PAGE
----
As I was browsing for something new to try, I saw a hat pattern posted on Knitting with Looms and thought it would make a cute hat. I had a skein of blue Red Heart with Love yarn and some multi-colored Red Heart Super Saver yarn so I decided to combine them. I used my Loops & Threads 36-peg round loom.
I used a basic rib stitch for the brim (knit 2, purl 2). The body of the hat uses an alternating knit and purl stitch pattern (see the link above for the exact pattern). It’s called the Hurdle Stitch. To track my stitches, I used my Boye stitch markers. If you’re new to loom knitting, stitch markers are your friends! It’s very helpful to mark your pegs in some way so that you can track where you are in the pattern and where you left off.
You can use actual stitch markers such as the Boye stitch markers or Clover stitch markers or you can use a rubber band or washi tape. I tried using a sharpie on my first loom, but after a while, the sharpie color wears off. Some people just tie a piece of yarn on the loom (in a different color than the project).
Tip: If I am marking pegs for a pattern that changes during the project, I like the Boye ones because they snap open and closed and you can remove the stitch marker and place it on a new peg at any point in the project. This is helpful for a pattern where you have to change the stitches in the middle.
For this hurdle stitch hat, you could use rubber bands, tape, or closed stitch markers because you’re basically just marking every other peg. You don’t need to remove the markers until the project is over.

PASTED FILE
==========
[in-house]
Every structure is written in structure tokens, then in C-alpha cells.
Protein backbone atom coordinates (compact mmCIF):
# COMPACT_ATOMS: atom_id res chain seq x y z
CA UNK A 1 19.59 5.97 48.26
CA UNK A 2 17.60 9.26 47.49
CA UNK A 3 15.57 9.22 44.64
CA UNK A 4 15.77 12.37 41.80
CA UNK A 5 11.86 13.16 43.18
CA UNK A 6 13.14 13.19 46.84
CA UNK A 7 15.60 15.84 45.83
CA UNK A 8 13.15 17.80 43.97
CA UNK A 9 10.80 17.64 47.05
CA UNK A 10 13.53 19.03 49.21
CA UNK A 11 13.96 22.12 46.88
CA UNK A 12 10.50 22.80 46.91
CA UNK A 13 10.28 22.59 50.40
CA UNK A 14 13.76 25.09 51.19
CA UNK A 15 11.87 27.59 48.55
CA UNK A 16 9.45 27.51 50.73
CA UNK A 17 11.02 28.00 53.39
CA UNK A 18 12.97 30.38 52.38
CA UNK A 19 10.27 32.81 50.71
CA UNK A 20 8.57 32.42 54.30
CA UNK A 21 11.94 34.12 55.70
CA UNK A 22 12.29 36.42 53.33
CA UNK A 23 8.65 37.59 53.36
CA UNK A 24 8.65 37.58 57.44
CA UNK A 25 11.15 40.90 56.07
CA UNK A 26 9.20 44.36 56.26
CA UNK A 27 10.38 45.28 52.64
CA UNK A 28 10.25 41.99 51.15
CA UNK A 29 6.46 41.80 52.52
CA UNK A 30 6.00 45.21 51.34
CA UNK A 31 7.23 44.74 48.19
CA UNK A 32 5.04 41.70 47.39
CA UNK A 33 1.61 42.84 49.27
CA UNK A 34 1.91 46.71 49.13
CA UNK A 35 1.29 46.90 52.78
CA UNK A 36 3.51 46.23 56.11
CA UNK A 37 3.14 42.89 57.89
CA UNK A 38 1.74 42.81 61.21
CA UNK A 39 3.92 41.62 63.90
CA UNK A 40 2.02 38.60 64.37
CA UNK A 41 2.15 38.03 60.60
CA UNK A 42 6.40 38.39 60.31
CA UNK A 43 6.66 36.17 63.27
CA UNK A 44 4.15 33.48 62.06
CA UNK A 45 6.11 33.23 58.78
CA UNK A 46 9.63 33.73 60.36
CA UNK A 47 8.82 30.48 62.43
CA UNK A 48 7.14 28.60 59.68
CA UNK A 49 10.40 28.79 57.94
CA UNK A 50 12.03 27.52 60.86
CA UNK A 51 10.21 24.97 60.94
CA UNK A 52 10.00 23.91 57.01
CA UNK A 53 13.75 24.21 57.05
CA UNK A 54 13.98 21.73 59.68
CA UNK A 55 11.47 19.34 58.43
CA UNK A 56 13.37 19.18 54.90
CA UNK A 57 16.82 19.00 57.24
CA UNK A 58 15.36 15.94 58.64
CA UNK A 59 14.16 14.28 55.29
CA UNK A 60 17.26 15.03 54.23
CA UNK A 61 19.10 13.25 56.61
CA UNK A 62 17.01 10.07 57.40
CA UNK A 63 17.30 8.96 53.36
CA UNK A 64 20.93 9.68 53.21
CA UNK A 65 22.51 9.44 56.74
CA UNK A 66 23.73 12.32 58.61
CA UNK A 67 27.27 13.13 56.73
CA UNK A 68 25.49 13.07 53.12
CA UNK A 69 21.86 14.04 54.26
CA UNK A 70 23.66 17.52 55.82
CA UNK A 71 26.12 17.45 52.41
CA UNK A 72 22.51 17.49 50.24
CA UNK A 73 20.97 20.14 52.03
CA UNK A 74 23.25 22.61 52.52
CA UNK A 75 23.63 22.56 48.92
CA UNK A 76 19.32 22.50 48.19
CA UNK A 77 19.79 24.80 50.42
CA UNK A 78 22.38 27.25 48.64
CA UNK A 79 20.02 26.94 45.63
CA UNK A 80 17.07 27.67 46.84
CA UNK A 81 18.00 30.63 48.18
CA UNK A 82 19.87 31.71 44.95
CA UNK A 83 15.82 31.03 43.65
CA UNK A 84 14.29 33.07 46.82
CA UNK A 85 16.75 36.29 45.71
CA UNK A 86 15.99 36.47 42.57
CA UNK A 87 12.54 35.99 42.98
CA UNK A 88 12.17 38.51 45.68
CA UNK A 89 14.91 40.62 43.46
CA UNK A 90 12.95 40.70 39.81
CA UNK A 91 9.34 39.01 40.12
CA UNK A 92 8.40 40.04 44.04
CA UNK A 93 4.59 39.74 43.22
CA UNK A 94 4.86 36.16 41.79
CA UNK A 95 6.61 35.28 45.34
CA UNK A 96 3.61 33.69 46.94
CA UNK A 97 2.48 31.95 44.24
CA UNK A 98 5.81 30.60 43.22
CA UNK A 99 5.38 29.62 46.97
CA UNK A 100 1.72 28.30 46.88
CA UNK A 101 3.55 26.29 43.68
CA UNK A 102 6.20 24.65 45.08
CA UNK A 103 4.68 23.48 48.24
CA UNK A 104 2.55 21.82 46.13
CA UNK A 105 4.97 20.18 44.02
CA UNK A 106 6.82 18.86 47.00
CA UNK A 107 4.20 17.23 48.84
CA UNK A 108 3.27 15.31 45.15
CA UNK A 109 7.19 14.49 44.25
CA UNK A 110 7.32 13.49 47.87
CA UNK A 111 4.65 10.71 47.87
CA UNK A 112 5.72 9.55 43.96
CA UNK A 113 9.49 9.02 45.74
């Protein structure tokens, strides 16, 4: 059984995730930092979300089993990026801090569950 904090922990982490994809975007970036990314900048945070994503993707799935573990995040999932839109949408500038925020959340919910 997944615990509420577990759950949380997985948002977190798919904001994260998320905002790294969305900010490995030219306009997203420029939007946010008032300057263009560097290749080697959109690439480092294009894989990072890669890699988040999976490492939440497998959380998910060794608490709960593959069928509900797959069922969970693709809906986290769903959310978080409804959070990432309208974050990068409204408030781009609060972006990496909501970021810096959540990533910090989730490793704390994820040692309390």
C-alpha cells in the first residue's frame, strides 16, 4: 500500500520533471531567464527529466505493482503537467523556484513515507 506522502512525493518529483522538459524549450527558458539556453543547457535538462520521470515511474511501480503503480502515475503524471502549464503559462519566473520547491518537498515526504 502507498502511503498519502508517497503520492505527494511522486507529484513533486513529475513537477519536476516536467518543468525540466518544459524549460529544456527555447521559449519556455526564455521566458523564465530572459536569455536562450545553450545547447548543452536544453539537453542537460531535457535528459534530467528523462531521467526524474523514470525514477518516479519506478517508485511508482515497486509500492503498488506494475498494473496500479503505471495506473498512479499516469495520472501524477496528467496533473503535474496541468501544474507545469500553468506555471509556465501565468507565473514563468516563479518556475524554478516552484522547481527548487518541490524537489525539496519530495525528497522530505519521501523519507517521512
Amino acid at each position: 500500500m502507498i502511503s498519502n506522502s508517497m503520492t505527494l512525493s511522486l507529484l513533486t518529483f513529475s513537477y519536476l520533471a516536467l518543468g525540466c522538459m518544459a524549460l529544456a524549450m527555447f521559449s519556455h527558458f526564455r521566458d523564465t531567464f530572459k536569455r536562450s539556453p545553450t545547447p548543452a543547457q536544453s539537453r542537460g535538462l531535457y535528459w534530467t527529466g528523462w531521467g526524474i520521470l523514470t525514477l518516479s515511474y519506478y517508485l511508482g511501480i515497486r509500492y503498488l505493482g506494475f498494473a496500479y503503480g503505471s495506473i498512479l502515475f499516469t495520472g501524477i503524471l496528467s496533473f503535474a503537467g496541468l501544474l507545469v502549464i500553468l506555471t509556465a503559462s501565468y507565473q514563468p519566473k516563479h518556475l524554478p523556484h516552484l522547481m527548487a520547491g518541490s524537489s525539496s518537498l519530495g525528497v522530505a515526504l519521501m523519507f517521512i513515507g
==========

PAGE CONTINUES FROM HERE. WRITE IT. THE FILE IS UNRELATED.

The hurdle stitch pattern is suitable for beginners, though if you’ve never knitted before, I would probably start with a basic knit or garter stitch pattern until you get the hang of the knit and purl stitches.
I like the way it came out. Hopefully my niece will like it too!
If you like to loom, what is your favorite stitch pattern?
I’ve been loom knitting for about 3 months. I bought my first loom, the Boye medium round loom, during a trip to JoAnn Fabrics with my mother-in-law. It was a spontaneous purchase.
I started a hat that just wasn’t quite working. I’d chosen something more complicated with an open weave and didn’t like the way it looked, so after a few rows, I decided to look on Youtube for a scarf pattern as I figured that the round loom should be able to make scarves as well as hats. So I searched for a loom knitting scarf on a round loom.
I found a video from Loomahat for a garter stitch scarf and immediately set to work. During this time, I got very sick with Bronchitis, so I was bedridden for a week. This was good in the sense that it gave me some time to knit, but I was so sick the first 2-3 days I couldn’t do anything other than eat, sleep, and cough.
The pattern I chose was great because it taught me the basic e-wrap stitch and how to purl. I loved that the loom made it much easier to count stitches. I’ve done some crochet, but I have trouble with many patterns because I’m terrible at counting stitches. All my scarves are done long-ways rather than say crocheting 20 stitches and working my way up the scarf.
Though it took me a few days to complete, I really enjoyed making the scarf. I felt so proud of myself. After that, a loom knitter was born!